• http://www.ph5insights.com Not Required

    Vernon, you have a great job indeed!

    I ordered the sb66 alloy last week, cant wait for Monday.
    Looks like I am taking next week off.

    Previously rode the Rocky ETSX and some Cannondale

  • Vernon Felton

    I think you’ll be stoked. I just finished riding the SB66c this afternoon–I wish I owned one, but finances won’t allow it this year. The only thing I’d change to this bike’s particular build, would be to add a stouter fork. A Lyrik, Fox 36 or one of the 2013 “34″ forks that will be offered for 26er riders (both X-Fusion and Fox are rolling those out right about now) would all spearhead the SB66 nicely.

    I’ve never been a fan of 150-millimeter travel forks with 32-mm stanchions and svelte crowns: just too much leverage on too wispy a lever. I’m glad to see the fork suppliers come to bat in 2013 with a burlier line of forks for aggressive trail and all mountain riders.

    At any rate, I’d slap something burlier on the front of the Yeti SB66 and would be a very happy camper.

    Let us know what you think of your new bike. Happy trails.

  • sbuck

    what was the build on the test bike to get 26lbs?

    • Vernon Felton

      We had the full XTR kit on it paired with carbon easton bars.
      Vernon

  • Oso Negro

    Demos at MBO August-

    Enduro EVO
    Carbon Nomad
    SB66C
    Yeti bested them all climbing. The Switch technology really works. It descended on par with the others- fast!

  • Dave Lerner

    Hey Vernon – You still feel the love for the SB-66C? You finished your review with a little back door, “It’s still too early yet to go out and buy roses and a box of chocolates for this bike—things that I don’t like about it may crop up in the future”. Anything yet? I’m sitting at home with a broken ankle and nothing better to do than sell a couple of my old bikes and buy a sweet new rig! This one’s at the top of my list, but I’m a little nervous. Don’t know anyone who has one, and even if I could test one, you can never really get the feel in the parking lot… I’d be building it up with the Fox 34 Talus & pretty much XT 2×10. Also plan to switch to flats. I’m done with ankle rolling Sidi’s, but that’s another story… Can I go wrong???

    • Vernon Felton

      Yeah, Dave, still loving that bike. The 34 would be pretty ideal in most places and would suit it well. I don’t think you can go wrong with it. They’ve done a good job with both the big picture and the little details. It kicks ass. Of course, I’m always an advocate of people riding as many bikes as possible before making their decision, so do everything in your power to get on a SB66 or SB66c. I will say that some people feel the travel is a tad too linear, but I am not one of those people.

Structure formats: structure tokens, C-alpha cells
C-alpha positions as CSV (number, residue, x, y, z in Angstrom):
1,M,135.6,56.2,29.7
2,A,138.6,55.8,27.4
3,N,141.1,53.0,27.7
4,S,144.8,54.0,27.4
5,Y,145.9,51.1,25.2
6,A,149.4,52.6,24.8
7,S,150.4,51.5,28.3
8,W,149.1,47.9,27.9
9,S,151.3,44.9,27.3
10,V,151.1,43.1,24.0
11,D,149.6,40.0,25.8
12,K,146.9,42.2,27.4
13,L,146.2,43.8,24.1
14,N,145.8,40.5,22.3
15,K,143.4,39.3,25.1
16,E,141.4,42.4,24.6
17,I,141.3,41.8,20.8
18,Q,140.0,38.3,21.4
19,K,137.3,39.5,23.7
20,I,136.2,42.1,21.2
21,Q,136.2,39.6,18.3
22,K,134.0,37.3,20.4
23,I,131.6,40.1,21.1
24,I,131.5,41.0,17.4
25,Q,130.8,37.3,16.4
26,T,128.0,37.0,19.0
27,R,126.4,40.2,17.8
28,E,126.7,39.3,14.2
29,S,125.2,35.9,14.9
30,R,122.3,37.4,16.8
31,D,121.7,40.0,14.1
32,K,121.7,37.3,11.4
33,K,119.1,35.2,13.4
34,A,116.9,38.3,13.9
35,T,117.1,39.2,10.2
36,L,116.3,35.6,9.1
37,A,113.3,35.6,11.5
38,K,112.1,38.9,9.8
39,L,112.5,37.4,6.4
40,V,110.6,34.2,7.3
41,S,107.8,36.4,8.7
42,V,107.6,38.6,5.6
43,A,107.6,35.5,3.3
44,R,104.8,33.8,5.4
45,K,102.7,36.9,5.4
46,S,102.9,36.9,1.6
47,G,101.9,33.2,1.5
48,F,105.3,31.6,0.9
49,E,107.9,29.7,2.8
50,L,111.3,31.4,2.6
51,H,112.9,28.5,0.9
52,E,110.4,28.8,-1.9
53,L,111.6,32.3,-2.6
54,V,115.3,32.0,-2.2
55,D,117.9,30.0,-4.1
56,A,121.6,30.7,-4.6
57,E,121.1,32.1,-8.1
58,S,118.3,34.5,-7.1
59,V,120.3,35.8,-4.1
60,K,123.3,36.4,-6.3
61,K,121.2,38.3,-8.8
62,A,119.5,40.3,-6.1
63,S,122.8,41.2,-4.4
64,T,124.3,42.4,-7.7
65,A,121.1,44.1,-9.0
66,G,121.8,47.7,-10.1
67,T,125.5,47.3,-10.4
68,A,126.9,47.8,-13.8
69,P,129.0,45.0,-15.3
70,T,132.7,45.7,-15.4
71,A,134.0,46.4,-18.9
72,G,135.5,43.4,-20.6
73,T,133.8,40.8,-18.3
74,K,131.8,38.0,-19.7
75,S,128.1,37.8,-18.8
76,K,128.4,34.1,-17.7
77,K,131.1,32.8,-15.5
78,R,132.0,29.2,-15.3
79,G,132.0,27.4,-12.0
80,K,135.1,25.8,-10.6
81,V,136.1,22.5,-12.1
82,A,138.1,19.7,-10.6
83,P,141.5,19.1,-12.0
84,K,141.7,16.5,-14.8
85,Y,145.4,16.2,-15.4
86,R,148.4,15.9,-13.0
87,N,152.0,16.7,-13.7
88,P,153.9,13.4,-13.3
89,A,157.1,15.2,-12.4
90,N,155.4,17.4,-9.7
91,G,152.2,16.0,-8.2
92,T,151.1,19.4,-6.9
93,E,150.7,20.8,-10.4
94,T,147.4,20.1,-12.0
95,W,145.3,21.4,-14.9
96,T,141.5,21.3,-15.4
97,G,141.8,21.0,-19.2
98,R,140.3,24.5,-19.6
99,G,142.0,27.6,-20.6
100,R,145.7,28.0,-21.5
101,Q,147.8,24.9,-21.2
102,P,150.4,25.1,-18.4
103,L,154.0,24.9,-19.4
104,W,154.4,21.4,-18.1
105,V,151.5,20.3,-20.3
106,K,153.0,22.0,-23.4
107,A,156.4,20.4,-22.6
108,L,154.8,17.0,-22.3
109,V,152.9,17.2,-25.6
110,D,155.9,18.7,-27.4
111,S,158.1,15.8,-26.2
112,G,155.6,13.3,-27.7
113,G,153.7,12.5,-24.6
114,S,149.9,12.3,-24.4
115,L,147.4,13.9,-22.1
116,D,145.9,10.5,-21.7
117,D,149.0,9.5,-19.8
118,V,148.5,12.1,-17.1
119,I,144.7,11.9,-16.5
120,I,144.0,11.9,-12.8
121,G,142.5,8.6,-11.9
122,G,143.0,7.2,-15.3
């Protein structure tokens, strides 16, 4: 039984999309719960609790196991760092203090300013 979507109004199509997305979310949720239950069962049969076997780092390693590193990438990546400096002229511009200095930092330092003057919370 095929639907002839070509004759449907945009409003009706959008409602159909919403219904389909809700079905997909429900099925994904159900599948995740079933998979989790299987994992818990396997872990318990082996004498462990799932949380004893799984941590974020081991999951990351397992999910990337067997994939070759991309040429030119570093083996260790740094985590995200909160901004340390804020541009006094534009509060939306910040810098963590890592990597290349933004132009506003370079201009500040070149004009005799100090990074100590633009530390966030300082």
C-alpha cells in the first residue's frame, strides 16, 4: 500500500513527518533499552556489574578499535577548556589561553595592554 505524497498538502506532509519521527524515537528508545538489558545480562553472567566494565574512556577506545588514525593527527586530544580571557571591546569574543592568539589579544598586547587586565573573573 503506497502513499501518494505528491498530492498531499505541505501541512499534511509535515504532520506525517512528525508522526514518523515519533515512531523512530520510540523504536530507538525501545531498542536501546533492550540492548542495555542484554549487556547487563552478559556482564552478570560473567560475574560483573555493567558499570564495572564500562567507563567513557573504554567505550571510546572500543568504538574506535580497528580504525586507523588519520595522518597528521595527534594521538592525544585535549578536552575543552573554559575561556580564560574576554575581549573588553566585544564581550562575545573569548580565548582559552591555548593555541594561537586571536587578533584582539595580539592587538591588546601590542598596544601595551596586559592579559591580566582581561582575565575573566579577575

Other bikes I think you should consider, if you are committed to the 26er, all-mountain category?

      2013 Specialized Enduro: the previous years are awesome descenders, but do wallow a bit, which makes them a bit of a drag on long climbs. The new (2013) version has been tweaked to address that one complaint.

      Mojo HD: Sick bike. Biased a bit towards pedaling efficiency, which suits a lot of people perfectly (particularly if you have lots of climbing on your menu).

      Rocky Mountain Slayer: Arguably the most under-rated bike in existence. I love this bike. I own one. The seat angle is a degree to a degree and a half too steep for a lot of people, but this bike balances the climb/descend thing quite well and is really outstanding on the descents.

      The Yeti is my pick of the 2012 season for the 26er all mountain niche (the Tallboy LT is a sick 29er if you are thinking of going with bigger wheels), but there are a lot of good bikes (that’s what I’m getting at with the above recommendations) out there. It all boils down to your riding style and terrain. I live in Western Washington, which is sort of North Shore lite (similar terrain to Vancouver, but smoother, on the whole). Anyway, ride as many bikes as you can and don’t let me or the message boards sway you from what feels right to you.

      Happy hunting.

  • Dawey Lai

    Any comparison between SC Nomed C and SB66 C?

  • Jim Gardner

    I’m at the one year mark with my SB66 aluminum and am still in love with this bike. I ride mostly Denver front range rides (Chimney Gulch, Apex, White Ranch etc.) and have no regrets- other than the occasional carbon lust!

    Been riding alot this past year and beside the usual maintenance have had no problems. I can’t recommend this bike enough. At 155 lbs, the fox 32 seems to be doing the job. I wouldn’t mind demoing a 34 but like to keep it light.

    With XTR build, dropper seat post & tubeless 2.2′s , I’m at 28.2 lbs.